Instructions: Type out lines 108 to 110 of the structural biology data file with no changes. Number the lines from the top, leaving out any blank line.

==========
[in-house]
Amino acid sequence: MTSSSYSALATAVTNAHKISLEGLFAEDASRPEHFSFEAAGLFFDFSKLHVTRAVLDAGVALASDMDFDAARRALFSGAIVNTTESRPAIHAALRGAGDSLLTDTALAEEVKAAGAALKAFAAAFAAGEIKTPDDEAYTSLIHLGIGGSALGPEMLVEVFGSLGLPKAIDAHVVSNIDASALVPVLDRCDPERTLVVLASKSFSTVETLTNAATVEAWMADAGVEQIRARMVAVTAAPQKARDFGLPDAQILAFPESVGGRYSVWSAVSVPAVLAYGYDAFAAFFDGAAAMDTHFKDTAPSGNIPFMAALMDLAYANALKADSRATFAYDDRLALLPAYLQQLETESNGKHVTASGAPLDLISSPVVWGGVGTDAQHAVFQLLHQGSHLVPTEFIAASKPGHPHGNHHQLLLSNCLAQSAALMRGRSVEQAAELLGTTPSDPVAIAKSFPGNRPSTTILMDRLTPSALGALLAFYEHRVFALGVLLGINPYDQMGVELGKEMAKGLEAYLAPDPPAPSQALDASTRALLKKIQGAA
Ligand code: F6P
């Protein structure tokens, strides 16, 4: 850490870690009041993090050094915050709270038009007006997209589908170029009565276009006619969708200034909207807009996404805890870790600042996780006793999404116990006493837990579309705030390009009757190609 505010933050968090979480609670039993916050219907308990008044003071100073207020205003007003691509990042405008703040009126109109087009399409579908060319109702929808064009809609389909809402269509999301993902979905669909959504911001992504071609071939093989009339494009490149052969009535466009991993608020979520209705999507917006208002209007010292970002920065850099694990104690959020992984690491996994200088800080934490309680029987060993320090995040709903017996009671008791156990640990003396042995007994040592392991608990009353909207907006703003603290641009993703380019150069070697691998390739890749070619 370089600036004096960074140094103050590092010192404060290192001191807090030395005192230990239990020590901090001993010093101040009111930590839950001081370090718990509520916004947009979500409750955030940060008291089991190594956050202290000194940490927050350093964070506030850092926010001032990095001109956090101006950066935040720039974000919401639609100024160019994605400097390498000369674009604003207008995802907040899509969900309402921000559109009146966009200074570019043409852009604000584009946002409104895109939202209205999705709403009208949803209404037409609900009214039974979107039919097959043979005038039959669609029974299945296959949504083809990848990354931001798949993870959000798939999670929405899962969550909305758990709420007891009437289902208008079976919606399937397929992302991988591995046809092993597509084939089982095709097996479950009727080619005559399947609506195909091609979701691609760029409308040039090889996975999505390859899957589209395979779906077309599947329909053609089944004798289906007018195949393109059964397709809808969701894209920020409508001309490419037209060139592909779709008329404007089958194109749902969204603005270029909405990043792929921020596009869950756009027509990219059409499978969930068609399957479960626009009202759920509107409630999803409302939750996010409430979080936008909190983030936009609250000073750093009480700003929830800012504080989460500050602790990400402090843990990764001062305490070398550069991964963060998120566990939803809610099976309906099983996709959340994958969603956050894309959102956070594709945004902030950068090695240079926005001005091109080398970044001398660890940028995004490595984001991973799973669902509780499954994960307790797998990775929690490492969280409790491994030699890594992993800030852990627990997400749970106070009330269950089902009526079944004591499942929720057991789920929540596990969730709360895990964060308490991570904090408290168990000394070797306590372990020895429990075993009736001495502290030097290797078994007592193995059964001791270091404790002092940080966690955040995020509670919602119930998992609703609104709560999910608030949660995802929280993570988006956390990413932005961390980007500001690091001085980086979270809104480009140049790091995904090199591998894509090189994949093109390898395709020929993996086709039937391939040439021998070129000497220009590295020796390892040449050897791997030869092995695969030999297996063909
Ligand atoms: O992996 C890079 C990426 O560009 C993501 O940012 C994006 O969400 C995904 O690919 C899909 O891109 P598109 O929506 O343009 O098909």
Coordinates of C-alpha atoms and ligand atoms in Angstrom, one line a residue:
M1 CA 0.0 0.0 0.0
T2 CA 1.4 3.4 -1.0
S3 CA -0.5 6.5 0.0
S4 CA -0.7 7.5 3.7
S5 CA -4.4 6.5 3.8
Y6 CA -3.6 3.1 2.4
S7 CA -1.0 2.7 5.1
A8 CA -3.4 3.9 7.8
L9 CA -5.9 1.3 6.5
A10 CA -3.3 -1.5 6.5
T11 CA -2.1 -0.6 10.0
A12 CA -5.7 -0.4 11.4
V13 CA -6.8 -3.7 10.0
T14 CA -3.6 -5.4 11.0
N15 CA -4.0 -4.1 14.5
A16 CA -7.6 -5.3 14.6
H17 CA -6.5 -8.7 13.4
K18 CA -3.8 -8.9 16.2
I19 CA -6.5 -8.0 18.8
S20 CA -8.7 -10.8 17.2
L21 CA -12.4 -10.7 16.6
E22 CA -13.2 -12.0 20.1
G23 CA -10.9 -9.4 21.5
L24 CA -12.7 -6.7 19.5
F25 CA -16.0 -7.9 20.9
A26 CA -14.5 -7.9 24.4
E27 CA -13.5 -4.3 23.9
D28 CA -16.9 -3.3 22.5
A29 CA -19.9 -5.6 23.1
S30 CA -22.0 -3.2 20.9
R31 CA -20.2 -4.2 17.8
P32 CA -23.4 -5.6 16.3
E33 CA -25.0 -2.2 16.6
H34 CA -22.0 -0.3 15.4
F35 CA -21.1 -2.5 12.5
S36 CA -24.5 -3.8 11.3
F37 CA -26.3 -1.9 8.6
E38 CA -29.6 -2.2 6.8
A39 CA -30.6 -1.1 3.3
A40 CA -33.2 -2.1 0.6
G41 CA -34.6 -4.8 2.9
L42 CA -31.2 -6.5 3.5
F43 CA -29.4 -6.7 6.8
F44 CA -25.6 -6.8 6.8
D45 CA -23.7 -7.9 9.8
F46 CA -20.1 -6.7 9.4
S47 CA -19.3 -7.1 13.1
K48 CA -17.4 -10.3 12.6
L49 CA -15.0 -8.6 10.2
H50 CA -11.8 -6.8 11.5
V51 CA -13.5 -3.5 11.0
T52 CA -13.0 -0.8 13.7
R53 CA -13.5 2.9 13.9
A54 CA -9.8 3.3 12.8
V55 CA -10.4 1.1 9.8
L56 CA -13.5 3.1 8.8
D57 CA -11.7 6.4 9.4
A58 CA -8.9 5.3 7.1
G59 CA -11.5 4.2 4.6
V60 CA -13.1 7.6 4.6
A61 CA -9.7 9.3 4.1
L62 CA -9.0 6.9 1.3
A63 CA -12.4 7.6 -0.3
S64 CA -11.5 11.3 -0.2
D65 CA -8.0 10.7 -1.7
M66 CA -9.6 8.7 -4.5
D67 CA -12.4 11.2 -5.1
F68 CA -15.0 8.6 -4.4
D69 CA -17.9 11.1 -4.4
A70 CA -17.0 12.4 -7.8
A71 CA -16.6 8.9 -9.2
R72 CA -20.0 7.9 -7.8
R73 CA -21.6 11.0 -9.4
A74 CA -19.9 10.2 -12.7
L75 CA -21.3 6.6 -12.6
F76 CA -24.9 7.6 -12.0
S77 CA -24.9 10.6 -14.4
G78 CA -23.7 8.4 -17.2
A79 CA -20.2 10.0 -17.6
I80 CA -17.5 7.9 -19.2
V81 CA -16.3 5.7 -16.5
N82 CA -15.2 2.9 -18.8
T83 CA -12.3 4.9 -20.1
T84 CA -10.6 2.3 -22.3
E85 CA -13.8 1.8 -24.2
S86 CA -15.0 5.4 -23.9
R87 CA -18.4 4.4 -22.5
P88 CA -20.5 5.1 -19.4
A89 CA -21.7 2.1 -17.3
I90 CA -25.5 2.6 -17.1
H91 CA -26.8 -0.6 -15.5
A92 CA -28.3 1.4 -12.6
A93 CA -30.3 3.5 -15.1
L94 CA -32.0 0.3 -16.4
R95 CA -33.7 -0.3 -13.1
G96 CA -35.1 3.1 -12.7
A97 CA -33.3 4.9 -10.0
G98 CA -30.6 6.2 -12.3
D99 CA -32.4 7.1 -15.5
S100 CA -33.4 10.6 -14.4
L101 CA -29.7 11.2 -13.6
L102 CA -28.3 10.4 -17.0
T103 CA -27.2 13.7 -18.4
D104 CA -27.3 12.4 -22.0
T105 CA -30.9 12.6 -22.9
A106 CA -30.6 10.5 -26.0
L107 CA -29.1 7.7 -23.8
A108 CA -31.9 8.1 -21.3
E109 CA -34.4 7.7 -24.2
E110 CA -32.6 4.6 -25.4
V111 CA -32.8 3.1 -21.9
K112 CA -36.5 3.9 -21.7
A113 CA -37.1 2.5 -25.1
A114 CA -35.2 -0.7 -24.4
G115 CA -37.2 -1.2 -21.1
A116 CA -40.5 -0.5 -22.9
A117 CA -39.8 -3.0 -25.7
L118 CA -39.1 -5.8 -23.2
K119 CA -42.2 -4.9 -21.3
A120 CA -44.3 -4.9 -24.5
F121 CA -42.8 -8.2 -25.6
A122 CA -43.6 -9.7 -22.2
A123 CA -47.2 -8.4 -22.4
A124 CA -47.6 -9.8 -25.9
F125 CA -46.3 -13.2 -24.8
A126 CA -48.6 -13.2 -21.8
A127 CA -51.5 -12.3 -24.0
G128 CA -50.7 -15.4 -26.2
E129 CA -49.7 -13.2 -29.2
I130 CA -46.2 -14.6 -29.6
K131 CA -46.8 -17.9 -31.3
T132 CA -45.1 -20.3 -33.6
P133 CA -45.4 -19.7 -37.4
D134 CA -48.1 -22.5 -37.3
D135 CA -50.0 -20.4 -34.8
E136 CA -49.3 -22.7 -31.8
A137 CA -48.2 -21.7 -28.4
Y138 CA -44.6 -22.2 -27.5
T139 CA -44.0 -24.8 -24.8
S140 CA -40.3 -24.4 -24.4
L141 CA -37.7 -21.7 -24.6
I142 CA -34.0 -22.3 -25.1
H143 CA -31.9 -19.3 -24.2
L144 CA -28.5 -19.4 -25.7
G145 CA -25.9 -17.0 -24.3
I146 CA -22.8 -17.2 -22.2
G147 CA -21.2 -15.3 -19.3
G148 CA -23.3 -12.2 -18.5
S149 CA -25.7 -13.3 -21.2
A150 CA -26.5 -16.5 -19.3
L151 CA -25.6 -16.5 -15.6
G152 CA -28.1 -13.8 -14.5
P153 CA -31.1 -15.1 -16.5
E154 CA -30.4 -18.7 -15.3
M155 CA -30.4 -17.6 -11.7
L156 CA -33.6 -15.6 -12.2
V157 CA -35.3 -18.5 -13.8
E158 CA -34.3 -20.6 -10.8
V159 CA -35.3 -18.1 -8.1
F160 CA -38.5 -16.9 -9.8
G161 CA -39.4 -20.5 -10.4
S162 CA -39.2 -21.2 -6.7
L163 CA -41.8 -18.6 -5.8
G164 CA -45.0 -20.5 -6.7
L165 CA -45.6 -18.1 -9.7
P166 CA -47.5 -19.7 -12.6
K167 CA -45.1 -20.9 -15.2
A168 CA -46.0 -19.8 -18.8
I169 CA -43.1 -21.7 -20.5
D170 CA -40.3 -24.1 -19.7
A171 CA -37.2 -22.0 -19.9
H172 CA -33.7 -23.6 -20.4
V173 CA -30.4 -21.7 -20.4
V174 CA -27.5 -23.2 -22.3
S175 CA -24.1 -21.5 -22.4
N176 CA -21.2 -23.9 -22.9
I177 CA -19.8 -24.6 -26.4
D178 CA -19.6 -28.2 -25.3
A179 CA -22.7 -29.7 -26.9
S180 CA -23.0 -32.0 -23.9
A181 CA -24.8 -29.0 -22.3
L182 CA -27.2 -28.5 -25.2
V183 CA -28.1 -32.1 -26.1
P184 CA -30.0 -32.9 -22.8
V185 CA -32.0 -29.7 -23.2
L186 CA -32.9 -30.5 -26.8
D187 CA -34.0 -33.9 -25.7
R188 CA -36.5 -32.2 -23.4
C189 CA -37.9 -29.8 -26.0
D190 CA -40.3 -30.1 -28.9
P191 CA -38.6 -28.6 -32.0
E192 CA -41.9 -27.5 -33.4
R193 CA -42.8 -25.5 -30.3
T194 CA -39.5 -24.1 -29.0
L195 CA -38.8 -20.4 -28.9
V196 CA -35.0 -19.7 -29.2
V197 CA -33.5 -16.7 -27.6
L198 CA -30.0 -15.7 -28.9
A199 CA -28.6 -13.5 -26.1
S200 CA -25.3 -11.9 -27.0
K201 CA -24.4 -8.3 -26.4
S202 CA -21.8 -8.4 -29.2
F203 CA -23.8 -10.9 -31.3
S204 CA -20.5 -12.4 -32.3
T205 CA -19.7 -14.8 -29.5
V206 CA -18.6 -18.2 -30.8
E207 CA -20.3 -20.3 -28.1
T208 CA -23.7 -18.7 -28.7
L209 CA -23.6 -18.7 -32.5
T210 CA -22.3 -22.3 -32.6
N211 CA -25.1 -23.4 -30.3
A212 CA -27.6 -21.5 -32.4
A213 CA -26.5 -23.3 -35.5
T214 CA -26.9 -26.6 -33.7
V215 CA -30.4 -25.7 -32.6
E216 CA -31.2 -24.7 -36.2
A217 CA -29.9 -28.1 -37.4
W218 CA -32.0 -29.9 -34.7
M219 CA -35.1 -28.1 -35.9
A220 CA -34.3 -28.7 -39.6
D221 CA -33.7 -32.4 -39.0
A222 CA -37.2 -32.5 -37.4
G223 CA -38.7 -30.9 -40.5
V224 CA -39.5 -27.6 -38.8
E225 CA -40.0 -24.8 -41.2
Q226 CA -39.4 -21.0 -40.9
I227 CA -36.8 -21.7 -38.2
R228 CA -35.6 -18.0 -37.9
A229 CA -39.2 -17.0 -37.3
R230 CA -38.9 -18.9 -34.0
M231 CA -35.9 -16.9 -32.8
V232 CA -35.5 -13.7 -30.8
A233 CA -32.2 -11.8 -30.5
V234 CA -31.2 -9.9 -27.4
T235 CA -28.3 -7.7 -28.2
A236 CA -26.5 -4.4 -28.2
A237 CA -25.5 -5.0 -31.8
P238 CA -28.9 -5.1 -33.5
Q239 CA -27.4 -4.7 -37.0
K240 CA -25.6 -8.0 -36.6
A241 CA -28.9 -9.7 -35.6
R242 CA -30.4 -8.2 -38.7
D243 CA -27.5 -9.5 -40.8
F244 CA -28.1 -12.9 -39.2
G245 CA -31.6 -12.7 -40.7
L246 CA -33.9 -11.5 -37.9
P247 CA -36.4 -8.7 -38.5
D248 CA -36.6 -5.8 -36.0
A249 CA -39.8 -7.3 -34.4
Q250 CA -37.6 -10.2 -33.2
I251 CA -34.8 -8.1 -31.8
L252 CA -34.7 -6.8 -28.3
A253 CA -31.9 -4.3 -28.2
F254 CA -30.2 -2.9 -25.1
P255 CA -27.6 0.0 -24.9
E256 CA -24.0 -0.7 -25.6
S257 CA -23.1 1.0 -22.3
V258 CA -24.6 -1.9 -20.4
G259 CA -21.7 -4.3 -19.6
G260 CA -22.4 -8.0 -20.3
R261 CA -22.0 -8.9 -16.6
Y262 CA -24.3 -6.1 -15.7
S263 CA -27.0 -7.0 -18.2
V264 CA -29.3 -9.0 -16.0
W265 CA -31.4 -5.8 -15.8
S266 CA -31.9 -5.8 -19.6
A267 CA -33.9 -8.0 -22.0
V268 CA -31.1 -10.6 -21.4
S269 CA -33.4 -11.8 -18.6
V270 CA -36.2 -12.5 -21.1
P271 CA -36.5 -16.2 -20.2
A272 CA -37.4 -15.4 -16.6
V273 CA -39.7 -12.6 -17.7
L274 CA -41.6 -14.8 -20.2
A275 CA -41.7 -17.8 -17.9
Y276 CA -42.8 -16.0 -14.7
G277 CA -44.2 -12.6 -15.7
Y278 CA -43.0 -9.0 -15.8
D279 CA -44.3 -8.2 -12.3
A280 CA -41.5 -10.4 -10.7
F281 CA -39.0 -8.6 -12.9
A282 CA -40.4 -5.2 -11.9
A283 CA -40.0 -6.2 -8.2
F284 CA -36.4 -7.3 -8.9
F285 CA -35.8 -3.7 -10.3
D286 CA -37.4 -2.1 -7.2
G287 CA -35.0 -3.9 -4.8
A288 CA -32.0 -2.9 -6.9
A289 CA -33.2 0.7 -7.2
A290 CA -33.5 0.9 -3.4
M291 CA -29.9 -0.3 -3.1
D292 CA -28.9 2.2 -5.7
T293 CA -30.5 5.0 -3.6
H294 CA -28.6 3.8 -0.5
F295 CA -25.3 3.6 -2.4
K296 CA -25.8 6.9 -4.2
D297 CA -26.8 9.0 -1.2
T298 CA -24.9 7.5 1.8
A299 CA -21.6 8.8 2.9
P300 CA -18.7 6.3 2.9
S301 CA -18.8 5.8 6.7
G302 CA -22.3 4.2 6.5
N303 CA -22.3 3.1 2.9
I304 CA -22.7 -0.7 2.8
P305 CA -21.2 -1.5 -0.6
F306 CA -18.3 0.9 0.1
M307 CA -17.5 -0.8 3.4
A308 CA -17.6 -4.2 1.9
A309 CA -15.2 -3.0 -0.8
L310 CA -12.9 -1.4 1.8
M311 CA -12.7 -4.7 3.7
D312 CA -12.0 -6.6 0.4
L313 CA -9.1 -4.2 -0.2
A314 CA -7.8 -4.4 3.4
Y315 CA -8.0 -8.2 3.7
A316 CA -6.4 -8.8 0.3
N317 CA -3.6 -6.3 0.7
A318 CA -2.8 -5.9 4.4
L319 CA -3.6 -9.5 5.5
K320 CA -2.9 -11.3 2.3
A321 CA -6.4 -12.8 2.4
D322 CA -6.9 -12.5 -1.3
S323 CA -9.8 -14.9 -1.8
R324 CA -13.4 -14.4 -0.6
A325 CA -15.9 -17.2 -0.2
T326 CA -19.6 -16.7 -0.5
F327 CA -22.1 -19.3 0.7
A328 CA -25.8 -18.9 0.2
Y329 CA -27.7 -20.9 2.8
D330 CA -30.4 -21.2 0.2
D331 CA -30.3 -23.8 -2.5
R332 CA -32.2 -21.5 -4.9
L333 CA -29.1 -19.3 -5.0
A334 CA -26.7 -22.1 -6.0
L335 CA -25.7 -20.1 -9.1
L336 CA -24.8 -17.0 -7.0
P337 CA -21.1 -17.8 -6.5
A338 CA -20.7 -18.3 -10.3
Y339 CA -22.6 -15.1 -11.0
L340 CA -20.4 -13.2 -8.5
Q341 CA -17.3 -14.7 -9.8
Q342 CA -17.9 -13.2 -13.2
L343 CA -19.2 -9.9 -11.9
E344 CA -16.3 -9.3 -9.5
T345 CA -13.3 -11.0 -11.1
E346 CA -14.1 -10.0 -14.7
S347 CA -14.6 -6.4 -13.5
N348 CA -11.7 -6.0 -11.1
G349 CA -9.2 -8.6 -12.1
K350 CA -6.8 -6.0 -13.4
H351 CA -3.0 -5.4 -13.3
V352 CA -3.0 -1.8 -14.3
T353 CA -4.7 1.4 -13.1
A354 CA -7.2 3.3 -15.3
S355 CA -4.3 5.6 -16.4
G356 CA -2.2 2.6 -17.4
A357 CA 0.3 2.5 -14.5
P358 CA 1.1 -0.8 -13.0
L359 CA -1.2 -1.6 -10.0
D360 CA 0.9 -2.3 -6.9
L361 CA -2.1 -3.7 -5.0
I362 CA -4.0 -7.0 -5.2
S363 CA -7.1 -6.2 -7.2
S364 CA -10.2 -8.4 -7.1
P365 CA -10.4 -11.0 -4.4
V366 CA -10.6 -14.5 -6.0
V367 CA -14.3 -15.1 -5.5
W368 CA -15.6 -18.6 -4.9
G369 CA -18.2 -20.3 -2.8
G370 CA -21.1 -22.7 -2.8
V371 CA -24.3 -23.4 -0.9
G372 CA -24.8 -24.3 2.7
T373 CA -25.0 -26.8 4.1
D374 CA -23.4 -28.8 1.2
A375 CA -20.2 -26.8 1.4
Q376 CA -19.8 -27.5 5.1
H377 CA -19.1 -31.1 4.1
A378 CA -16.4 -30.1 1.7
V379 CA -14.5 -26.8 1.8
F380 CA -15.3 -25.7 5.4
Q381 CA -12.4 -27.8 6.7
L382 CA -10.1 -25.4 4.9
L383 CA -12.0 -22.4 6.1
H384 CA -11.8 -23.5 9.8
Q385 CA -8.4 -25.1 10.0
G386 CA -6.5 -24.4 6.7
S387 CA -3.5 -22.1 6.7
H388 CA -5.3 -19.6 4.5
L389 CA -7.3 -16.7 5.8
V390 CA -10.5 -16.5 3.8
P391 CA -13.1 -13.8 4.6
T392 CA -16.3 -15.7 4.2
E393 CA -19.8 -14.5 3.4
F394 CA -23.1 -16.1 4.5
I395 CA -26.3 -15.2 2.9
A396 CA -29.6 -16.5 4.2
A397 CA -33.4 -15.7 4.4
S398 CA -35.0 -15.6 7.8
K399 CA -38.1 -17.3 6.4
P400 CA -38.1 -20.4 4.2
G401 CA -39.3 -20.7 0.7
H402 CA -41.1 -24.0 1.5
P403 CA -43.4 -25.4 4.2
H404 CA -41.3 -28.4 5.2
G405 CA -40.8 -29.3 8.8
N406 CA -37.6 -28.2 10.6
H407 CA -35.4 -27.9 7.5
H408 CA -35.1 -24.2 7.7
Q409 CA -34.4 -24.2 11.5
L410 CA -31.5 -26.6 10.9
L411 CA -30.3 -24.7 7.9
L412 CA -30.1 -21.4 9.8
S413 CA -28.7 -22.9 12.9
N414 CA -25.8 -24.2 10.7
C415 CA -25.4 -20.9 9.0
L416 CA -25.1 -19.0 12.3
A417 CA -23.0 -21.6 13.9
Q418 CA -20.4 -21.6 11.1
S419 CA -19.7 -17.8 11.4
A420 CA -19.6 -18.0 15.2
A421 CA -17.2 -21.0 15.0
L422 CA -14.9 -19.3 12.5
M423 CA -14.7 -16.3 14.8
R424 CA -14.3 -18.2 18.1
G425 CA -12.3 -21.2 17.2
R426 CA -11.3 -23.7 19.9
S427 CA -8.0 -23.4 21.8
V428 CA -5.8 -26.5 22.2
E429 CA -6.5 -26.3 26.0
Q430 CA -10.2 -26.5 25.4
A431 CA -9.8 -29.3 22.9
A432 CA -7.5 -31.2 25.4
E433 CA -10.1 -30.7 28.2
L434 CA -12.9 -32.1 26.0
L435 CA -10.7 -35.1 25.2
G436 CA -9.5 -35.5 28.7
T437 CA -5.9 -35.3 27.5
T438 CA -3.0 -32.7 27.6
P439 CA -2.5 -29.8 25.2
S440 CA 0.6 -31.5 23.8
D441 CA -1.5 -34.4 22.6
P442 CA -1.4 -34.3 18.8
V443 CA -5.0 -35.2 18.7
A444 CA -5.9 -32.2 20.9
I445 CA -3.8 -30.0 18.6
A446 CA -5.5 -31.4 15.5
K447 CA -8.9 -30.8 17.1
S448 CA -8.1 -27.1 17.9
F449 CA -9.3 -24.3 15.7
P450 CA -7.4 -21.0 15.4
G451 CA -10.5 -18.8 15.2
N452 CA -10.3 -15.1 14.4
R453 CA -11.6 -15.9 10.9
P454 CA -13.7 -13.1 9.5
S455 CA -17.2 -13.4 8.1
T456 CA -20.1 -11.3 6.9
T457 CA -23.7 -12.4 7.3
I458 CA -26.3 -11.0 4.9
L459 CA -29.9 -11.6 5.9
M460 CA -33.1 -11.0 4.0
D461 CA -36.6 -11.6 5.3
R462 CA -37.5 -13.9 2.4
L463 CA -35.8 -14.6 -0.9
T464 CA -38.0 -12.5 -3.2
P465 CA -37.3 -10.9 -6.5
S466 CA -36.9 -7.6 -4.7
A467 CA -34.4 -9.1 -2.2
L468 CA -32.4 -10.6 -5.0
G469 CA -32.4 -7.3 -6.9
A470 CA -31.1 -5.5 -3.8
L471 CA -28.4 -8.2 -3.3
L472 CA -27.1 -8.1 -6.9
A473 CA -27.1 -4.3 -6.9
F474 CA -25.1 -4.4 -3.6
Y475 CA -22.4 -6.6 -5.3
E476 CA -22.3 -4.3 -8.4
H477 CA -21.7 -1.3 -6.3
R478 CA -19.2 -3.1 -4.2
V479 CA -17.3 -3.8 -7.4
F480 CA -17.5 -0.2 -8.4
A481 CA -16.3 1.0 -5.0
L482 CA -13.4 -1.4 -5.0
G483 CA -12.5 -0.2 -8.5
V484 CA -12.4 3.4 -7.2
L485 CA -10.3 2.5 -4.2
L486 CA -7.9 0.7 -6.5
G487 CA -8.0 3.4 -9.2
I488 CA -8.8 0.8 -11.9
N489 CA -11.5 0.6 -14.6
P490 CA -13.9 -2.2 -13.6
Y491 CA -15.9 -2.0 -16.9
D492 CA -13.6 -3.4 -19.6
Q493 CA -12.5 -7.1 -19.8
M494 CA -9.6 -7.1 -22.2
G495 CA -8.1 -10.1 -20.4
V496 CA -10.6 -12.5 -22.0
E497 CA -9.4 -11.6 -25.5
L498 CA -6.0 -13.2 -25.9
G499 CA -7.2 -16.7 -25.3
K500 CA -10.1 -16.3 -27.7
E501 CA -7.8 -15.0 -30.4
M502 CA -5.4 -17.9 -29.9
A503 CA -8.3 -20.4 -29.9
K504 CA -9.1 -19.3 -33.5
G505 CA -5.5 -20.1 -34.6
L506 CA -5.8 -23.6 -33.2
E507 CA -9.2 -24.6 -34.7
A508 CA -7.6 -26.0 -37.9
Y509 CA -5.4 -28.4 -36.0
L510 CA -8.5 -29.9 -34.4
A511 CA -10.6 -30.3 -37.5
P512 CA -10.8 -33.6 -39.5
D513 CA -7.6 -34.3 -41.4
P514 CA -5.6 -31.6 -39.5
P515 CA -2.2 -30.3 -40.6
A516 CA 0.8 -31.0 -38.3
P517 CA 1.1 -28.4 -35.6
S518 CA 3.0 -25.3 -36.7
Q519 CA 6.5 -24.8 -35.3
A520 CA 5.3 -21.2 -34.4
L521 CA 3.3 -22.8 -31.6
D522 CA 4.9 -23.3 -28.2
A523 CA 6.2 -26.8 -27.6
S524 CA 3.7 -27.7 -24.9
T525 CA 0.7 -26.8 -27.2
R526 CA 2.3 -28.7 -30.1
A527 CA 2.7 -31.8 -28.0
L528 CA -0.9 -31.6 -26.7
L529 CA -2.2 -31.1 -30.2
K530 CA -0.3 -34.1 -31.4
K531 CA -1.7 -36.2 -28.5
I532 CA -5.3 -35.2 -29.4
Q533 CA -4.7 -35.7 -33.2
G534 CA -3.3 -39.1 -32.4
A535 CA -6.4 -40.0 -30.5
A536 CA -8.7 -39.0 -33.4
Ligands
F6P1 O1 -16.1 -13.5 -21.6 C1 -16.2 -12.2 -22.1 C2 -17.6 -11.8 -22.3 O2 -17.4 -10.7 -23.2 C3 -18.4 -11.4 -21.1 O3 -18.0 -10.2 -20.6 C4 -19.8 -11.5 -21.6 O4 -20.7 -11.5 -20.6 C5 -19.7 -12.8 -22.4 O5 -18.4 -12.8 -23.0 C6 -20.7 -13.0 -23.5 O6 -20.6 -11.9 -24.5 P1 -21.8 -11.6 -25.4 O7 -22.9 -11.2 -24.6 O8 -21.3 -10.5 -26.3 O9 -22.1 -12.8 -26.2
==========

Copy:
L102 CA -28.3 10.4 -17.0
T103 CA -27.2 13.7 -18.4
D104 CA -27.3 12.4 -22.0